“The City of Beverly Hills urges the government of Brunei to divest itself of the Beverly Hills Hotel and any other properties it may own in Beverly Hills,” a resolution passed Tuesday reads
The Beverly Hills City Council voted unanimously Tuesday night to ask the government of Brunei to “divest itself of the Beverly Hills Hotel,” which is being boycotted by Hollywood due to anti-gay and anti-woman laws imposed on Muslim citizens of the Southeast Asia country.
“The City of Beverly Hills strongly condemns the government of Brunei as well as other governments which engage in similar policies for adopting laws that impose extreme and inhumane penalties including execution by stoning, flogging and severing of limbs,” the resolution reads. “The City of Beverly Hills urges the government of Brunei to divest itself of the Beverly Hills Hotel and any other properties it may own in Beverly Hills.”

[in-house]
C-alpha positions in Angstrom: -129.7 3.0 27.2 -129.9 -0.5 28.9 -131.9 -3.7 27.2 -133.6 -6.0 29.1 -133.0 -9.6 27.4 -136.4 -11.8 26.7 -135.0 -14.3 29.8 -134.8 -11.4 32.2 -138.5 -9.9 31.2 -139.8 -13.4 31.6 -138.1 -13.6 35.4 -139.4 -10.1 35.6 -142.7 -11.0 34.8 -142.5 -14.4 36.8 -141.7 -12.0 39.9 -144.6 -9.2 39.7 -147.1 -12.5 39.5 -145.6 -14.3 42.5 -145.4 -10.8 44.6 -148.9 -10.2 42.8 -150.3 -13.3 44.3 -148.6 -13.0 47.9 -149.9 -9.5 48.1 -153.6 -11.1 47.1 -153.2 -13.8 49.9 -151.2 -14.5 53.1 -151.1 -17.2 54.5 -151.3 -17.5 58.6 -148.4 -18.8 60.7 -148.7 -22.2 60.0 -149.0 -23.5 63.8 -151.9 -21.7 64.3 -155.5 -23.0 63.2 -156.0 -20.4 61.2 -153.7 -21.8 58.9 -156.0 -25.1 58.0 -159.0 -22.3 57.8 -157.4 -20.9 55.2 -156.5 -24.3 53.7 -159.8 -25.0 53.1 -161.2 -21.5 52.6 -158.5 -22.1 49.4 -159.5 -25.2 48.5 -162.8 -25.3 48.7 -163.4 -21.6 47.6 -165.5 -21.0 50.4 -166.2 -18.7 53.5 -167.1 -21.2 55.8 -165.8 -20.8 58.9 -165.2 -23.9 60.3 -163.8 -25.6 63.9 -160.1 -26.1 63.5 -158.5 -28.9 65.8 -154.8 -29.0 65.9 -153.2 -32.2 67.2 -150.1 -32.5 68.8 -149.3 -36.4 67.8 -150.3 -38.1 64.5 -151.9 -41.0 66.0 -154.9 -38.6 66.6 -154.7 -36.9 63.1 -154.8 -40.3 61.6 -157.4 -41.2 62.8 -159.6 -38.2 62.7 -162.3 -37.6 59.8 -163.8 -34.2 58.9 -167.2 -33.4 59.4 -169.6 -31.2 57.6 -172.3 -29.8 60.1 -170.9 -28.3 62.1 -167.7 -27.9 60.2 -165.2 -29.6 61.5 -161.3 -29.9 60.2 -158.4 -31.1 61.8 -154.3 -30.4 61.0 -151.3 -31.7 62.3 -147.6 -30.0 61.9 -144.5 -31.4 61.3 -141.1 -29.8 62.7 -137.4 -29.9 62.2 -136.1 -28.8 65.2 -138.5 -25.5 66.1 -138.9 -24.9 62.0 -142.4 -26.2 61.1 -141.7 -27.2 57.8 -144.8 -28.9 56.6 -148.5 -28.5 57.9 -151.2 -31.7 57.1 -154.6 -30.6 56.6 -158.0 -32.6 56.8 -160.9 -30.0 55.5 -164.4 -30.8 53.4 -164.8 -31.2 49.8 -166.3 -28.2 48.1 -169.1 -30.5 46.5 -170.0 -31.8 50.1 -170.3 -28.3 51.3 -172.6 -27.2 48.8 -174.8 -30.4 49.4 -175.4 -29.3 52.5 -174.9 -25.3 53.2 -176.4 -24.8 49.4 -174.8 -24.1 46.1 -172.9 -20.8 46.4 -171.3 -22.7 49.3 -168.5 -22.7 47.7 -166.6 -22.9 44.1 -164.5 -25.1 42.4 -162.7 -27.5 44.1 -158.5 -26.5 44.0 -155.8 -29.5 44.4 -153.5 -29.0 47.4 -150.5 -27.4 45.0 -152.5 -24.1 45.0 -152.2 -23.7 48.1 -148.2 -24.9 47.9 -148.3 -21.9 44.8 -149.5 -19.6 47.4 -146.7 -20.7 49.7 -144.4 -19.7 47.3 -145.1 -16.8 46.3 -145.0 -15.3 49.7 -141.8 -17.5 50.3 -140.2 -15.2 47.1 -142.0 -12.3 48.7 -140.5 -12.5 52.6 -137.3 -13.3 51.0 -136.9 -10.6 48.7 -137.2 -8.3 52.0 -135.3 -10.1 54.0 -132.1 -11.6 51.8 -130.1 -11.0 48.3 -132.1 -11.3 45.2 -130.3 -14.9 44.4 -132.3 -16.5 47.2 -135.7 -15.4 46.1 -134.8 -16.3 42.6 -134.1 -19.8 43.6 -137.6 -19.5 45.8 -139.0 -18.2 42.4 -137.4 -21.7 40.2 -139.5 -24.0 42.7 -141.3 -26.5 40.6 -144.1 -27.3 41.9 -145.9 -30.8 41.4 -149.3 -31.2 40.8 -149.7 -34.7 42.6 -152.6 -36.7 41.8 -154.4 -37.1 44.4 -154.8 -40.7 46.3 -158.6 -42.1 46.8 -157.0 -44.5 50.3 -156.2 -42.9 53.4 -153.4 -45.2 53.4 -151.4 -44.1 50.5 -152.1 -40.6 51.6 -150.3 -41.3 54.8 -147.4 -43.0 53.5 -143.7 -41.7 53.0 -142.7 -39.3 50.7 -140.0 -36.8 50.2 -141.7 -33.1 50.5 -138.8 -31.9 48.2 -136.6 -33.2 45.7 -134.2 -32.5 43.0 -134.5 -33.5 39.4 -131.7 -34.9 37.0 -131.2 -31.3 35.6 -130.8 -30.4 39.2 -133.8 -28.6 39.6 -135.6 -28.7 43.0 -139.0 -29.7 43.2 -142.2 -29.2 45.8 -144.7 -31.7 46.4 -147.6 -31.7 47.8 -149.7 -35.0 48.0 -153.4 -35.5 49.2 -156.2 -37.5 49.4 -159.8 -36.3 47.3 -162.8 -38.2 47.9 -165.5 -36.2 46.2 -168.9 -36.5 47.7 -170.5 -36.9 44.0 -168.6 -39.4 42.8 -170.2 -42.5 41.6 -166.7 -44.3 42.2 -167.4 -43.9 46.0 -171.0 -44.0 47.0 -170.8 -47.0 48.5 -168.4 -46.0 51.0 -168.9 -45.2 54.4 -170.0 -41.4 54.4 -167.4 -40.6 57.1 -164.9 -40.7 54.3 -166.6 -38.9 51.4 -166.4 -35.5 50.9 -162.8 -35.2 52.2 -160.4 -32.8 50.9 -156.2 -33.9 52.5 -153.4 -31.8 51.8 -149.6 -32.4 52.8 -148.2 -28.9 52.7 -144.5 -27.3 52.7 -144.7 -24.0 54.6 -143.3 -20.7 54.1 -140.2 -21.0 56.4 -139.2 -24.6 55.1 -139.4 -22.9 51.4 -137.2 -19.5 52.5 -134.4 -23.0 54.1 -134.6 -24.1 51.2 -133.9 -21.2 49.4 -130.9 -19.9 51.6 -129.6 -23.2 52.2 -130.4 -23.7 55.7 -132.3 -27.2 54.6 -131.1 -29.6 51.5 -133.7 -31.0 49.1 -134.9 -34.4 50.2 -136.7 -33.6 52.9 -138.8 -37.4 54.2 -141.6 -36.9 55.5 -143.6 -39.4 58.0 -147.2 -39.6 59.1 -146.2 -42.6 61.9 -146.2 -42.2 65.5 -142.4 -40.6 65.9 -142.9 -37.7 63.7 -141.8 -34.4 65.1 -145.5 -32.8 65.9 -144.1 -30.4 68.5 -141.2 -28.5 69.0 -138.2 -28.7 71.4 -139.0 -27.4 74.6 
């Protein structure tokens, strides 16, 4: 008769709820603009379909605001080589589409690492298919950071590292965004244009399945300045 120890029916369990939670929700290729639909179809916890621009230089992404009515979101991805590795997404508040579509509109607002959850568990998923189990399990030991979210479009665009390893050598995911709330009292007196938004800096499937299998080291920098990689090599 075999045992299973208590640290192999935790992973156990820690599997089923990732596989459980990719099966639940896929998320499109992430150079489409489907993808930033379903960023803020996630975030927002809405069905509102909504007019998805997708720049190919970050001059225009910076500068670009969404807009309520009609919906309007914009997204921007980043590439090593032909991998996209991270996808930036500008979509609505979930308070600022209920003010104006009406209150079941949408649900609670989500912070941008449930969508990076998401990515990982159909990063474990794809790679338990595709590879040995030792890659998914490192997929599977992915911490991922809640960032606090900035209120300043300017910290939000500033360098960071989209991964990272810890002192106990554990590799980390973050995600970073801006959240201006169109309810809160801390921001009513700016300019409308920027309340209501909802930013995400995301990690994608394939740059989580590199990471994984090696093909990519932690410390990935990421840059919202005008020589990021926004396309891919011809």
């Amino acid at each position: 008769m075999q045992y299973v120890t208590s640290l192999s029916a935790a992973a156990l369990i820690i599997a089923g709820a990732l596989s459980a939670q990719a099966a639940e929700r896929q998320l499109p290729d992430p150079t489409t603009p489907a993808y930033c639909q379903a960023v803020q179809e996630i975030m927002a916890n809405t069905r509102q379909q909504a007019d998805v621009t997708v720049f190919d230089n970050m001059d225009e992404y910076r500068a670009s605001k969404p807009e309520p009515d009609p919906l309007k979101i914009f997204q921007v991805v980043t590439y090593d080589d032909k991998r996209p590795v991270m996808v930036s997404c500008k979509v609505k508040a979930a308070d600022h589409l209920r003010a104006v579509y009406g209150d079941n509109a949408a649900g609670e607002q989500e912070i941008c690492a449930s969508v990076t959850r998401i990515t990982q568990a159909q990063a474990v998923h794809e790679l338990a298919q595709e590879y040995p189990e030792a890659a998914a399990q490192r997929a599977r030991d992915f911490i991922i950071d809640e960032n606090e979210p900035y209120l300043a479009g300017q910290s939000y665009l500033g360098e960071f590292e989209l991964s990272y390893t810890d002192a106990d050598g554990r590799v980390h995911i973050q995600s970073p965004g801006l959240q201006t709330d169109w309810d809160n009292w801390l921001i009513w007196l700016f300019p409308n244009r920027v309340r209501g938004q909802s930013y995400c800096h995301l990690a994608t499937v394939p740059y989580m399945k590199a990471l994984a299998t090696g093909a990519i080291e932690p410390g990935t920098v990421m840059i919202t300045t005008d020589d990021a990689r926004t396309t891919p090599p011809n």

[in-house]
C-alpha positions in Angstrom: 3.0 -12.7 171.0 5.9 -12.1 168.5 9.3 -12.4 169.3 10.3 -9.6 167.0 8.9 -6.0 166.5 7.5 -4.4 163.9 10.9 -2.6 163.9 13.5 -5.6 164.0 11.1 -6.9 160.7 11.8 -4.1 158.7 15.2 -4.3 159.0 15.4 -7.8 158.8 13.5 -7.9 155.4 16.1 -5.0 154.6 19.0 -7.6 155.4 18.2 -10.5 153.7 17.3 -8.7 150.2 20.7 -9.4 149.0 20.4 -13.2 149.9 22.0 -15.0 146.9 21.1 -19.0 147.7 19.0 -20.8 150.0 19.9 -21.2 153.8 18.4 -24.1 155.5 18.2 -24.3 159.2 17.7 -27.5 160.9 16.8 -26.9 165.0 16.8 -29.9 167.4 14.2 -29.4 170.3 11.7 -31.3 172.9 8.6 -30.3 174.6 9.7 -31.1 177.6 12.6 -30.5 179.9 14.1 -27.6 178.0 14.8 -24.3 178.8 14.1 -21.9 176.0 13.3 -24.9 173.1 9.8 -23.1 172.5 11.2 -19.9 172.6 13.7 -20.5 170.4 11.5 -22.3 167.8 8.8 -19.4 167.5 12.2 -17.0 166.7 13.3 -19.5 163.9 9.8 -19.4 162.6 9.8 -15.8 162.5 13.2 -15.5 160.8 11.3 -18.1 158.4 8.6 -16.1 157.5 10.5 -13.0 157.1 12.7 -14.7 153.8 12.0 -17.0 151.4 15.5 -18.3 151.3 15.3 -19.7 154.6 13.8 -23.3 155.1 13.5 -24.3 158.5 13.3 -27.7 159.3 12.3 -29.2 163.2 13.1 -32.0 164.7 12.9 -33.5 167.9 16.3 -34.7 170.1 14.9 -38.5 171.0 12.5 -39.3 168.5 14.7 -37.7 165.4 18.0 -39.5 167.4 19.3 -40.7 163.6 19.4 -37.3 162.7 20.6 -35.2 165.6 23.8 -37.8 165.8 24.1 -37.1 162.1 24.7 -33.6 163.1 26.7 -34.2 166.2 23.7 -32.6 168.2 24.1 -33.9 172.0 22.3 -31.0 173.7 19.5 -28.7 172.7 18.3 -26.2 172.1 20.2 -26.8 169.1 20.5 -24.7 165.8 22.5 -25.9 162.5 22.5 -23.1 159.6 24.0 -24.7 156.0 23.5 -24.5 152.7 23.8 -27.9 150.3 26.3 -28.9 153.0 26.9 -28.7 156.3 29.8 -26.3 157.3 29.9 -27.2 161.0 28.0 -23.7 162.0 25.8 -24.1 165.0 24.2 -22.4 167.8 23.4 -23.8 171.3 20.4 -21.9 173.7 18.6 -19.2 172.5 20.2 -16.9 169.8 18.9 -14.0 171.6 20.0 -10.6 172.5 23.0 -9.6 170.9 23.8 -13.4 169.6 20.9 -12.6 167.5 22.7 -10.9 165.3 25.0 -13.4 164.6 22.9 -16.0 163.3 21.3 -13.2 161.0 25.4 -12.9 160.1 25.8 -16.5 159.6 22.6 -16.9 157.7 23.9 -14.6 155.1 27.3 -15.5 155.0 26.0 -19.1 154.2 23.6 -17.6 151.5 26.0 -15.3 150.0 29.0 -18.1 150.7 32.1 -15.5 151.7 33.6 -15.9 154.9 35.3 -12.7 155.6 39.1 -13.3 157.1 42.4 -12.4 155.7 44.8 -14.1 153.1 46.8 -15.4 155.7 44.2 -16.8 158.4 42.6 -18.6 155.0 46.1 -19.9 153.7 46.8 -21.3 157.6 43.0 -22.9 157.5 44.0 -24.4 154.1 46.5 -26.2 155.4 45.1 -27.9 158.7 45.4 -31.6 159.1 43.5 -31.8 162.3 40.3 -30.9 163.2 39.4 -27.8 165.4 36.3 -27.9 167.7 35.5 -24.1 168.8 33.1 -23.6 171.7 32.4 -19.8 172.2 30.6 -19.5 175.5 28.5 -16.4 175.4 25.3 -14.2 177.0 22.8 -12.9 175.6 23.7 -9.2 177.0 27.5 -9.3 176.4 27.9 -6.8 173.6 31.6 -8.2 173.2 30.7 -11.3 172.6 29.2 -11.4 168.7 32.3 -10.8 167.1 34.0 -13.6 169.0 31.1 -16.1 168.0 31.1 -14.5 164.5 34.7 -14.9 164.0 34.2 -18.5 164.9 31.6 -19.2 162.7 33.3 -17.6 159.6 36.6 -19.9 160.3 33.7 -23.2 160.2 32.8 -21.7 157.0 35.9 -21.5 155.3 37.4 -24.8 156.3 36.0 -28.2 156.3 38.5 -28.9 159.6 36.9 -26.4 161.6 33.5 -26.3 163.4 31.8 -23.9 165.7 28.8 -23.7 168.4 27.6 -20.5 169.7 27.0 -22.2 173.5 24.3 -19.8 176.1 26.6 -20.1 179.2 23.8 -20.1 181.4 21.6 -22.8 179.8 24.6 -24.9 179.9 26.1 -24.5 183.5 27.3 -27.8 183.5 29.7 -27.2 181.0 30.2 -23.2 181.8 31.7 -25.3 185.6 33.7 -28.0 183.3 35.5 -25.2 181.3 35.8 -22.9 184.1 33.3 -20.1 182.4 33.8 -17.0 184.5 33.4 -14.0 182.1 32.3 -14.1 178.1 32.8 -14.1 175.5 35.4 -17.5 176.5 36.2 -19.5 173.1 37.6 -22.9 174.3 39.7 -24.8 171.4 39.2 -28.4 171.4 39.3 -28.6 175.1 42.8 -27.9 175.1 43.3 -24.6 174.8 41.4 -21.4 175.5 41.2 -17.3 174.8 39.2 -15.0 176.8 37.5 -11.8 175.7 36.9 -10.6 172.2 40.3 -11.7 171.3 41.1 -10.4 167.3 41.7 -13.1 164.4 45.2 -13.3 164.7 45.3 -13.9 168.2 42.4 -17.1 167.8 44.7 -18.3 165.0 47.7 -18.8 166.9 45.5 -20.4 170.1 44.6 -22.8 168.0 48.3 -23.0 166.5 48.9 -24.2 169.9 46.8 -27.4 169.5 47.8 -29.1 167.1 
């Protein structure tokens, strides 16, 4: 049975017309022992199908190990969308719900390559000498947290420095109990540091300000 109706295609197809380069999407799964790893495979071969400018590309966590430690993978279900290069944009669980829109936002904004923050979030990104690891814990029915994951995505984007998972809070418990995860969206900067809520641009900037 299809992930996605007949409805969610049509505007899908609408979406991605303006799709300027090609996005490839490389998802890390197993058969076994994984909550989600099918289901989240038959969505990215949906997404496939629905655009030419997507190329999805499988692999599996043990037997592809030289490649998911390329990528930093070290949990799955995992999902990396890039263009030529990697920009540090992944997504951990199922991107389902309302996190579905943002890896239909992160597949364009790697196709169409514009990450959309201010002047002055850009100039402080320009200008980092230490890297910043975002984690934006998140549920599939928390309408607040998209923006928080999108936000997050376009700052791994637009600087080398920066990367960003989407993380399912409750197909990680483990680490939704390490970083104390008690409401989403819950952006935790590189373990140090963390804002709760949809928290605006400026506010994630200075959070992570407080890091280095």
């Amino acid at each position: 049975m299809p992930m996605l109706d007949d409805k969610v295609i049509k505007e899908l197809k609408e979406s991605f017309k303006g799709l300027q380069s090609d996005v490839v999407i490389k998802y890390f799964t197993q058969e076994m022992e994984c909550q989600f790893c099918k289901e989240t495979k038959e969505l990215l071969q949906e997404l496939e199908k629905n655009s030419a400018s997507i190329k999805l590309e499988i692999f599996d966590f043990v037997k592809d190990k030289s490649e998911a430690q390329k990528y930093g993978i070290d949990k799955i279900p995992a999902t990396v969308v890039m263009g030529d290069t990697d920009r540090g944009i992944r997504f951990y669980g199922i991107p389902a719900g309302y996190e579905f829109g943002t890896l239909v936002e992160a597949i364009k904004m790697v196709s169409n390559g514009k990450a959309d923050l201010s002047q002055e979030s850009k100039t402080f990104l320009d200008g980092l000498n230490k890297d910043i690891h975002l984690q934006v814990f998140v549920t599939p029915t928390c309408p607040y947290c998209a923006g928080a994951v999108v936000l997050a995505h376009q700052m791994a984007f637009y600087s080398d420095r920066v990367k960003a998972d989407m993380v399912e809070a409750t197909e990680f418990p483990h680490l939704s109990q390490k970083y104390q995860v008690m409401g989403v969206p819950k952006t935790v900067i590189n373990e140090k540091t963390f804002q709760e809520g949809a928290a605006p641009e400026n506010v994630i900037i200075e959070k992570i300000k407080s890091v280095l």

The decision comes after Monday's protest outside the Los Angeles landmark on Sunset Blvd., during which Jay Leno compared hotel owner Hassanal Bolkiah, the Sultan of Brunei, to Donald Sterling in order to stress that opponents of the inhumane laws do not hold hotel staff responsible in any way.
“Let's put it in perspective. The people in the Beverly Hills Hotel are the Clippers. The Sultan is Sterling,” Leno said. ”We don't blame anyone who works at the hotel. They're just the Clippers players, they're doing their game.”
Hospitality industry analysts warned TheWrap earlier this week that the Hotel — run by the Dorchester Collection, which is controlled by Bolkiah's Brunei Investment Agency — could lose millions if this controversy drags on.
A number of organizations have already cancelled events at the hotel in reaction to the Sultan's laws, which he called “a great achievement” when announcing that they would go into effect.
Leno's Feminist Majority Foundation, International Women's Media Foundation, and the Motion Picture & Television Fund are among the groups that have taken their business elsewhere, while celebrities including Ellen DeGeneres, Sharon Osbourne and Virgin founder Richard Branson have vowed to steer clear of the hotel until Brunei rescinds the laws in question.